Settling The Kacchi Vs Pakki Biryani Debate

It's the cooking technique that makes all the difference to your biryani.

Published On Jul 12, 2021 | Updated On Mar 08, 2024


A culinary superstar that it is, the biryani is cooked in different styles, both home and abroad. The fragrant rice infused with soft tender meat is served with a wide range of accompaniments. And yet, the biryani recipe leaves enough room for invention.

Right from selecting the meat to liberally flavouring it with spices and other ingredients of your choice. Once all the spices and meat have been mixed with the rice, the biryani handi is sealed with dough to allow the rice, meat and vegetables to cook slowly.

There’s clearly a lot that goes on behind the scenes before you can dig into your plate of biryani. Beyond the ingredients that are added to the biryani recipe, even the cooking and marination style results in different types of biryanis – kacchi or raw biryani and pakki or cooked biryani.

It's these details that make all the difference between a Chettinad Biryani or the Awadhi Biryani. Each style of biryani is reflective of the rich gastronomical history of the region and the culture it originates from. So what's the difference between a kacchi biryani and pakki biryani? Read on.


The term ‘kacchi’ means ‘raw’ but don't worry, you won't be served uncooked biryani. Rather, the kacchi-style of cooking, which is also known as kacchi yeqni, refers to the method of cooking all the raw elements together in one pot. This cooking style results in a flavourful and happy marriage of all the ingredients of the biryani recipe.

Chef Amitesh Singh Virdi from Punjab Grill, Mumbai explains, “Rather than pre-cooking any of the ingredients, the biryani handi is alternately layered with raw marinated meat, soaked rice (preferably long grain basmati) and fragrant whole spices. This is then sealed with dough and cooked in a clay oven in its own steam on low heat for hours.” The most important step in this biryani cooking style is not opening the handi until the biryani is ready to be served, he adds. All that slow cooking means the meat in the biryani is so tender that it almost falls off the bone and the rice grains are fluffy and soft.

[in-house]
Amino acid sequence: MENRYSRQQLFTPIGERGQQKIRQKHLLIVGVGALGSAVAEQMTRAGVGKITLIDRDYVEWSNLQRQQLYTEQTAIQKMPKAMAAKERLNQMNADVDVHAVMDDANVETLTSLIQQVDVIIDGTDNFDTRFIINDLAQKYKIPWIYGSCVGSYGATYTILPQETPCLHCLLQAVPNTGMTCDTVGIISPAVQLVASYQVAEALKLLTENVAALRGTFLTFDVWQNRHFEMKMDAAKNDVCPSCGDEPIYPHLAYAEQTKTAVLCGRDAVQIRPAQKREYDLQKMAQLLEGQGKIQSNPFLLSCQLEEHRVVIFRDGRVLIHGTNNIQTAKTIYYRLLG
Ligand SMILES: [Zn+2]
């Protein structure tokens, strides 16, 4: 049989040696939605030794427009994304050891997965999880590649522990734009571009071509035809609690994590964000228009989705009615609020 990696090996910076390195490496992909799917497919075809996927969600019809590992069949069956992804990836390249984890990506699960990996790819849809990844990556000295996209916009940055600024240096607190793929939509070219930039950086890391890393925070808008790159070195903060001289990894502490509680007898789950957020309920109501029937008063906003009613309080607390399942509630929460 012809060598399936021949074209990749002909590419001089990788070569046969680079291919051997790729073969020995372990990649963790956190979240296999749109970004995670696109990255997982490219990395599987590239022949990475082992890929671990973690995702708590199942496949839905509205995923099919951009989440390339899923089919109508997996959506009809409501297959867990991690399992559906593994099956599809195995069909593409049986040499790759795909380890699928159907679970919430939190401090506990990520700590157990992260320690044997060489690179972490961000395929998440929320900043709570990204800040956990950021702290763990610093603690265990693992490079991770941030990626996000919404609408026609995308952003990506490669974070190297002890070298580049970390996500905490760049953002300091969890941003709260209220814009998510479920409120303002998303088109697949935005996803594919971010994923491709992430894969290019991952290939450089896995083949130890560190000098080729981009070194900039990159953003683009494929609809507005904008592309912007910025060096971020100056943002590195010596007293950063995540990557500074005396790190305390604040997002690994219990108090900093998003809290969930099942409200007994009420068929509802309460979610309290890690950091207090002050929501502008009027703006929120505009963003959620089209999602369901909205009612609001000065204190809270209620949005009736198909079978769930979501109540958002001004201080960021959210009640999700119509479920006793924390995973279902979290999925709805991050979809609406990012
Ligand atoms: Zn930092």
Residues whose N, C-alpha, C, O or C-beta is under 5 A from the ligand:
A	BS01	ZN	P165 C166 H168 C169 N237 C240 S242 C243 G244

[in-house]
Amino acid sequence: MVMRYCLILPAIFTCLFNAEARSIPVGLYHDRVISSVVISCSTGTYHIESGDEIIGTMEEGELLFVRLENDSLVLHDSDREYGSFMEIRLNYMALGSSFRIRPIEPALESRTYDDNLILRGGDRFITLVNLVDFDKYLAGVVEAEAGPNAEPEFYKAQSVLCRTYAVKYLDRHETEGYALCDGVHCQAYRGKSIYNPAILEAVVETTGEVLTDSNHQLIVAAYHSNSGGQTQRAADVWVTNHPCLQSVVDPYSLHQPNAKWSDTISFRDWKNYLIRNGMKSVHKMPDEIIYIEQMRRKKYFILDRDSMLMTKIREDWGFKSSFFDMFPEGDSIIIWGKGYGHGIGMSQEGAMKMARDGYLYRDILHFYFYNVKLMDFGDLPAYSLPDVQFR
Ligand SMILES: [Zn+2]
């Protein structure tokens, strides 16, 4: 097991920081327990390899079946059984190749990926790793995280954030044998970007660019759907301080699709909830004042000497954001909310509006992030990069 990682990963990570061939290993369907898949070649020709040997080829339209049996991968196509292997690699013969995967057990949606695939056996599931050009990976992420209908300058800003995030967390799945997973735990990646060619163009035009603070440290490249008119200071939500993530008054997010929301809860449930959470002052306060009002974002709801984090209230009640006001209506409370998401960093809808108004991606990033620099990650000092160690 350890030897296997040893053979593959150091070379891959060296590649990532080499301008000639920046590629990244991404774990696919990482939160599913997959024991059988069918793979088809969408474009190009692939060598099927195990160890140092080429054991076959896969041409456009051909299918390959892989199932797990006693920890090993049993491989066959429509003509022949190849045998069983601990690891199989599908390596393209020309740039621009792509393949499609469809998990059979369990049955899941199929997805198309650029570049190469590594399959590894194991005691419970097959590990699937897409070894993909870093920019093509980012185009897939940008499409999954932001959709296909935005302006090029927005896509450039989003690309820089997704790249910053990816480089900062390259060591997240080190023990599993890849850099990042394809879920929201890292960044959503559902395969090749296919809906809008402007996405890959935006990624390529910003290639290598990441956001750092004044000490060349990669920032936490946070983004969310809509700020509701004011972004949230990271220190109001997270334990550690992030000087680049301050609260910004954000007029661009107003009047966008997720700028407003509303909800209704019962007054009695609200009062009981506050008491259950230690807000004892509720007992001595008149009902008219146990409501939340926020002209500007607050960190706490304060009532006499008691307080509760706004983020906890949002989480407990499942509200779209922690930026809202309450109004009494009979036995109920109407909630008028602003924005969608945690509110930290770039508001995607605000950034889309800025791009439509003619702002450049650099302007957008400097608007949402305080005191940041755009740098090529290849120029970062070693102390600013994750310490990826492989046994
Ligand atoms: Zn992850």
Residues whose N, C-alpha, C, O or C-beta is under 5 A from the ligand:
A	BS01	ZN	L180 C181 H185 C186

For the kacchi biryani, the raw meat is marinated with a mix of masalas and curd for hours, usually overnight. While mutton is typically what’s preferred for this biryani recipe, the kacchi biryani is also made with chicken but rarely with seafood. You will also find a kacchi biryani recipe that calls for the addition of a layer of potatoes. “The key to making the perfect pot of kacchi biryani is getting the balance of spices right and using succulent pieces of meat,” adds the expert.

While the Hyderabadi biryani, one of the most famous Indian biryanis, is cooked in both the kacchi and pakki style, the city of Nawabs is most famous for its authentic kacchi biryani. The biryani in Kolkata, known for its subtle use of spices, uses the kacchi method too. Raw marinated meat and potatoes are sandwiched in layers of rice and then cooked on a low flame for nearly three hours.

On the other hand, pakki biryani is considered the "easy way out" of cooking the biryani recipe. In this style of cooking biryani, the rice and meat are cooked separately before being brought together right before serving. If you are a beginner in the kitchen or have little time, then the pakki biryani style of cooking is your best bet when attempting the biryani recipe.

In this style, the biryani handi is layered with par-cooked rice and meat with some water. Halfway in, the flames are put out to create steam that gets choked inside the curved walls of the handi, before it can escape, leading to the term 'Dum Pukht'. For the even distribution of heat, the coal may also be placed on the lid of the handi.

Explaining how the experts make the biryani recipe using this cooking style, Chef Virdi says, "The cooking pot is covered with a lid so that no steam, flavour or aroma of the food escapes. Preferably, a heavy-bottom pot or clay pot is used since the food will be slowly cooked and to prevent the grains from sticking to the bottom of the pan.”

The major difference between the kacchi and pakki style of cooking biryani is that in the former, raw meat and rice are sealed in a handi and cooked over a slow flame, while in the latter, semi-cooked rice and meat are arranged in layers and then steamed. Besides, kacchi biryani requires the raw meat to be marinated for hours, in pakki biryani the meat is marinated for a lesser time.

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